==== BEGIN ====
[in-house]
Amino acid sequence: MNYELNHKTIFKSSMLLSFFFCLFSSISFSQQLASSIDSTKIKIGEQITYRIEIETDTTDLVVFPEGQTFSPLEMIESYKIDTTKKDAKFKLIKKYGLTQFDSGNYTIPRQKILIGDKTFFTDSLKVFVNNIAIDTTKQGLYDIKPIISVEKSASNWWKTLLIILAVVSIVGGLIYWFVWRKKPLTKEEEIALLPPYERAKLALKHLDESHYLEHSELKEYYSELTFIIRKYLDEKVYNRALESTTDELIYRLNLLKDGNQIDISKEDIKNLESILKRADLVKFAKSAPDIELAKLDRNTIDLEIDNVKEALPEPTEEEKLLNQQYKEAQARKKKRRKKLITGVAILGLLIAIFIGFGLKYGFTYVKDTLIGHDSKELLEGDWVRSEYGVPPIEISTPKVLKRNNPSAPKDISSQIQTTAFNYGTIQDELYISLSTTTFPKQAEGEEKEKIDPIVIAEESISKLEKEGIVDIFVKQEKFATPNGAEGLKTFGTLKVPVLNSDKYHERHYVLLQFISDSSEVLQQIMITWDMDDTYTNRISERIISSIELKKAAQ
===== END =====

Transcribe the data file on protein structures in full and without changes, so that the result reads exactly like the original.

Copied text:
[in-house]
Amino acid sequence: MNYELNHKTIFKSSMLLSFFFCLFSSISFSQQLASSIDSTKIKIGEQITYRIEIETDTTDLVVFPEGQTFSPLEMIESYKIDTTKKDAKFKLIKKYGLTQFDSGNYTIPRQKILIGDKTFFTDSLKVFVNNIAIDTTKQGLYDIKPIISVEKSASNWWKTLLIILAVVSIVGGLIYWFVWRKKPLTKEEEIALLPPYERAKLALKHLDESHYLEHSELKEYYSELTFIIRKYLDEKVYNRALESTTDELIYRLNLLKDGNQIDISKEDIKNLESILKRADLVKFAKSAPDIELAKLDRNTIDLEIDNVKEALPEPTEEEKLLNQQYKEAQARKKKRRKKLITGVAILGLLIAIFIGFGLKYGFTYVKDTLIGHDSKELLEGDWVRSEYGVPPIEISTPKVLKRNNPSAPKDISSQIQTTAFNYGTIQDELYISLSTTTFPKQAEGEEKEKIDPIVIAEESISKLEKEGIVDIFVKQEKFATPNGAEGLKTFGTLKVPVLNSDKYHERHYVLLQFISDSSEVLQQIMITWDMDDTYTNRISERIISSIELKKAAQ